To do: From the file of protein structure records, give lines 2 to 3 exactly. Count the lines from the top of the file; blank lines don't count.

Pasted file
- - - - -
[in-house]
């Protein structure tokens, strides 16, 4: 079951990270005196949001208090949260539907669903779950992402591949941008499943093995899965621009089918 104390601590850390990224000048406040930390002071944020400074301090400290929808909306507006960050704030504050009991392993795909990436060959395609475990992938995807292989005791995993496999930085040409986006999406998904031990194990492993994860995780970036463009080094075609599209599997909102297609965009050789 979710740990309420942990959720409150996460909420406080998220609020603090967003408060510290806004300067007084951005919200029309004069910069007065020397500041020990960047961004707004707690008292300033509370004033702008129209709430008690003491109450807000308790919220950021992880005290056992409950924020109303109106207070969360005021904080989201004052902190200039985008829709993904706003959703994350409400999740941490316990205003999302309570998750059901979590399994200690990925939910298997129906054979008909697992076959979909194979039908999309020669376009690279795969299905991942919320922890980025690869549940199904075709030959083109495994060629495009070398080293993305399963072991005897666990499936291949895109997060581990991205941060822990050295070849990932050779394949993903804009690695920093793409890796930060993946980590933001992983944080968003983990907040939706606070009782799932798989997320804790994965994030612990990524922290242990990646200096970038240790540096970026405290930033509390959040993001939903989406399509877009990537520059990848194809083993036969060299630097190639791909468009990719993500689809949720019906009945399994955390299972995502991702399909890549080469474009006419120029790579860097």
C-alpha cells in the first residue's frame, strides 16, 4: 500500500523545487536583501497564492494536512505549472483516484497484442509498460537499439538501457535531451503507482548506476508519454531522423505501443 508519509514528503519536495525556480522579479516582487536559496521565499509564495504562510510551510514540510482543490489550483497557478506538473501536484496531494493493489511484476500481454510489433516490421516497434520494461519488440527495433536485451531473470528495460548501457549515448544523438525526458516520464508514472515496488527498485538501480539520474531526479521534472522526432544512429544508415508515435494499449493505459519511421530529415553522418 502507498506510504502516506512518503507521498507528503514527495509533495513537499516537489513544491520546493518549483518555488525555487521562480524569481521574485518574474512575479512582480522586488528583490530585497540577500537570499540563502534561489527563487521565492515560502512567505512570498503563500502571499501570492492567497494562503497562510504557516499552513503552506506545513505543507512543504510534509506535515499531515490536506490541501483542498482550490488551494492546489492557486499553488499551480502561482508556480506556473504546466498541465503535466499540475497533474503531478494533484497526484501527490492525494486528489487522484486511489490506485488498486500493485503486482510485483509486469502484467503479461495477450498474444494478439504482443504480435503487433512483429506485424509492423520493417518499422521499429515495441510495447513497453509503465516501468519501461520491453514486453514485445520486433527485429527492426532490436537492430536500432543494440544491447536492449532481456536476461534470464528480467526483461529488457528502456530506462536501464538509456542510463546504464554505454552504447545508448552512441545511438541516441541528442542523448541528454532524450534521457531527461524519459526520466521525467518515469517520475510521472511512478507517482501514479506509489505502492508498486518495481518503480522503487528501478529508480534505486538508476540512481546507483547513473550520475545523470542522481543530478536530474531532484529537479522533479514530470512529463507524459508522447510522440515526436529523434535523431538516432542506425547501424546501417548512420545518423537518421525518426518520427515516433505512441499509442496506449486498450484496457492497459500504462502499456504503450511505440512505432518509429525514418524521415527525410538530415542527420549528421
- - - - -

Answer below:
């Protein structure tokens, strides 16, 4: 079951990270005196949001208090949260539907669903779950992402591949941008499943093995899965621009089918 104390601590850390990224000048406040930390002071944020400074301090400290929808909306507006960050704030504050009991392993795909990436060959395609475990992938995807292989005791995993496999930085040409986006999406998904031990194990492993994860995780970036463009080094075609599209599997909102297609965009050789 979710740990309420942990959720409150996460909420406080998220609020603090967003408060510290806004300067007084951005919200029309004069910069007065020397500041020990960047961004707004707690008292300033509370004033702008129209709430008690003491109450807000308790919220950021992880005290056992409950924020109303109106207070969360005021904080989201004052902190200039985008829709993904706003959703994350409400999740941490316990205003999302309570998750059901979590399994200690990925939910298997129906054979008909697992076959979909194979039908999309020669376009690279795969299905991942919320922890980025690869549940199904075709030959083109495994060629495009070398080293993305399963072991005897666990499936291949895109997060581990991205941060822990050295070849990932050779394949993903804009690695920093793409890796930060993946980590933001992983944080968003983990907040939706606070009782799932798989997320804790994965994030612990990524922290242990990646200096970038240790540096970026405290930033509390959040993001939903989406399509877009990537520059990848194809083993036969060299630097190639791909468009990719993500689809949720019906009945399994955390299972995502991702399909890549080469474009006419120029790579860097």
C-alpha cells in the first residue's frame, strides 16, 4: 500500500523545487536583501497564492494536512505549472483516484497484442509498460537499439538501457535531451503507482548506476508519454531522423505501443 508519509514528503519536495525556480522579479516582487536559496521565499509564495504562510510551510514540510482543490489550483497557478506538473501536484496531494493493489511484476500481454510489433516490421516497434520494461519488440527495433536485451531473470528495460548501457549515448544523438525526458516520464508514472515496488527498485538501480539520474531526479521534472522526432544512429544508415508515435494499449493505459519511421530529415553522418 502507498506510504502516506512518503507521498507528503514527495509533495513537499516537489513544491520546493518549483518555488525555487521562480524569481521574485518574474512575479512582480522586488528583490530585497540577500537570499540563502534561489527563487521565492515560502512567505512570498503563500502571499501570492492567497494562503497562510504557516499552513503552506506545513505543507512543504510534509506535515499531515490536506490541501483542498482550490488551494492546489492557486499553488499551480502561482508556480506556473504546466498541465503535466499540475497533474503531478494533484497526484501527490492525494486528489487522484486511489490506485488498486500493485503486482510485483509486469502484467503479461495477450498474444494478439504482443504480435503487433512483429506485424509492423520493417518499422521499429515495441510495447513497453509503465516501468519501461520491453514486453514485445520486433527485429527492426532490436537492430536500432543494440544491447536492449532481456536476461534470464528480467526483461529488457528502456530506462536501464538509456542510463546504464554505454552504447545508448552512441545511438541516441541528442542523448541528454532524450534521457531527461524519459526520466521525467518515469517520475510521472511512478507517482501514479506509489505502492508498486518495481518503480522503487528501478529508480534505486538508476540512481546507483547513473550520475545523470542522481543530478536530474531532484529537479522533479514530470512529463507524459508522447510522440515526436529523434535523431538516432542506425547501424546501417548512420545518423537518421525518426518520427515516433505512441499509442496506449486498450484496457492497459500504462502499456504503450511505440512505432518509429525514418524521415527525410538530415542527420549528421